Zavala and her two sisters filed claims against San Joaquin County in January, in preparation for a lawsuit.

Another Mix-Up

In December 2017 the coroner’s office repeated the mistake — of releasing the wrong body — that had caused Carmen Rogers and Theresa Zavala so much distress. Deputies gave a Lodi family the body of a stranger — a man who shared their father’s last name, but who was decades younger.

The younger man, Robert Silva, 45, died on Oct 21, 2017, at Lodi Memorial Hospital from an infection in his blood.

About a month later, Richard Silva, 88, died of a heart attack at his senior living facility.

It took a week before officials in the coroner’s office realized they had given the wrong body to Richard Silva’s children.

On Dec. 11, deputies delivered Richard’s body to the family’s chosen funeral home and reclaimed the body of Robert.

A Dec. 12 computer entry states, “decedent was released in error on 12/04/07… Notification of the error has been made to next of kin.”

Richard’s son declined to comment for this story.

Authorities determined Robert was indigent and cremated his body at the Bay Area Cremation and Funeral Service in Stockton.

Learning From Mistakes

Rocky Shaw, with the California State Coroners Association, said these kind of mistakes are rare, “but we know it does happen.”

Shaw, who is the supervising deputy coroner for San Bernardino County, said his department once discharged the wrong body to a family, back in 2001.

“You know it’s the most embarrassing thing to an agency because the trust that we hope to instill in families is completely gone,” Shaw said. “I think if that happened to me, I’d think, ‘What are these boobs doing?’ ”

Shaw said San Bernardino officials purchased a new casket for the deceased person and paid all the mortuary costs. Luckily, he said, the family was forgiving and did not sue the department.

Shaw said he tells that story as part of a training course he teaches for coroner deputies in California — as an example of what can go wrong and how to prevent it.

The San Bernardino County coroner adopted new procedures and has not repeated the mistake. Two autopsy assistants and a supervisor have eyes on every release.

“We have adequate staffing.” Shaw said. “We make sure the procedures are there.”

Shaw said the fact that the San Joaquin County coroner mixed up bodies twice indicates the problem wasn’t adequately addressed.

“I mean if you have two, there’s something that they didn’t probably put into place,” Shaw said. “It could be a multitude of issues, but it’s terribly embarrassing and wrong.”

The chief medical examiner in Santa Clara County, Michelle Jorden, said her office established protocols to reduce the chance of mix-ups.

“It hasn’t happened here.” said Jorden, who added that each body in her morgue is assigned a case number that’s printed on a toe tag.

“The body will not be released until we have two people look at the toe tags and the matching paperwork,” she said.

Problems with adequately tracking bodies in the San Joaquin County morgue date as far back as 2013. That’s when a body went missing for more than six months. Sources close to the office said a technician discovered a badly decomposed body in the morgue. Meanwhile, the person’s relatives had been asking for their loved one for months — and were told the body was not there.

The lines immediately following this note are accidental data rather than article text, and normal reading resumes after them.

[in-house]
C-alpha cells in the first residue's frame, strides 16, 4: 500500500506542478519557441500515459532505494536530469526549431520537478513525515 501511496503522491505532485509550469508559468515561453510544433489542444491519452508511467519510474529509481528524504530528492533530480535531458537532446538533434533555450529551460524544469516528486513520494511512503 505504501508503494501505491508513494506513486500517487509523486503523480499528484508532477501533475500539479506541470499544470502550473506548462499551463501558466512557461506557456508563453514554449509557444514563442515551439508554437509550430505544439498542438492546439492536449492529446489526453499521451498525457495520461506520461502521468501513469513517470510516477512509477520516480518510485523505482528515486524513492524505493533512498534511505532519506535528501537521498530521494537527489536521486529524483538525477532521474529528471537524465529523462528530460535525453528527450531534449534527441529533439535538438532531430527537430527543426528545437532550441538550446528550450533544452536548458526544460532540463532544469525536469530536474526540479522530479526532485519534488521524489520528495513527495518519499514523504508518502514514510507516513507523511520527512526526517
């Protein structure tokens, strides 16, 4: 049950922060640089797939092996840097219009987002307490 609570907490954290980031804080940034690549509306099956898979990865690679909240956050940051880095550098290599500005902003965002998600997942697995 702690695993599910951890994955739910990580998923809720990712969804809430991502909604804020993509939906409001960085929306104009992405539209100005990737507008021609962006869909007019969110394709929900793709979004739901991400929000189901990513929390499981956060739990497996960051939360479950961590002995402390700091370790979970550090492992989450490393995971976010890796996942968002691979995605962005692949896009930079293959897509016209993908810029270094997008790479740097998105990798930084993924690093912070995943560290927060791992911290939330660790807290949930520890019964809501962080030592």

In recent years Omalu has recommended purchasing a Laboratory Information Management System (LIMS) for tracking bodies and specimens, a standard tool used by hospitals. He said the sheriff told him it was too expensive.

At one local mortuary in San Joaquin County, staff said that the coroner’s office has released the wrong body to them often enough that they now ask family members to view and identify each body before cremation or burial.

Sheriff Moore declined to answer questions about how bodies are tracked in the morgue.

Who Should Pay the $352 Coroner’s Fee

Another sign of mismanagement by the sheriff-coroner — according to Omalu and Parson — is that coroner’s deputies bring hundreds of bodies to the morgue each year “unnecessarily.”

In several memos documenting the issue, Omalu and Parson estimated that 40 percent of the bodies brought to the county morgue could have had death certificates signed by a treating physician, because the death was not unexpected or violent. That would spare families a $352 coroner’s transportation fee, and delays before they can cremate or bury a loved one.

Sheriff-coroner transportation fee, San Joaquin County (Julie Small/KQED)

For example, in one weekend in June 2017, Parson wrote, four out of 11 bodies brought to the morgue could have been handled by outside physicians.

“Those bodies should have never even come to the morgue,” Parson lamented in a memo. “They should have gone straight to the funeral home.”

Annual reports from the San Joaquin County Sheriff-Coroner’s Office show that in 2015, 351 bodies brought to the morgue — or 32 percent — were later referred to outside physicians to sign out. In 2016, it was 34 percent.

The total handling fees for those potentially unnecessary transports added up to more than $100,000 each year in revenue for the sheriff’s office.

Families of the people who died in San Joaquin County may not have noticed they paid a fee for coroner’s services. The cost is publicly posted on the sheriff-coroner website, but mortuary companies pay that fee directly to the sheriff and then bill the families for it.

The forensic pathologists say the extra work also taxes coroner resources and staff time, including detectives who spend hours contacting doctors to get them to sign death certificates, and autopsy technicians who move and store bodies.

“This gross inefficiency impacts everybody … and increases both tangible and intangible costs for the family and for the county,” Omalu wrote in a Sept. 10, 2017, memo.

Some Deaths Overlooked

Finally, the two forensic pathologists allege that the San Joaquin County Sheriff’s Office is not investigating some deaths that it should be.

In one case, the family of a Lodi woman who died in January fears they’ll never know the cause of death.

Tracy Espinosa described what happened to her fiance’s sister in an interview.

Tracy Espinosa of San Joaquin County (Julie Small/KQED)

Espinosa said her fiance’s sister, Julie Russell, had been cooking dinner around 7 p.m. on Jan. 22, 2018. Three hours later, she died.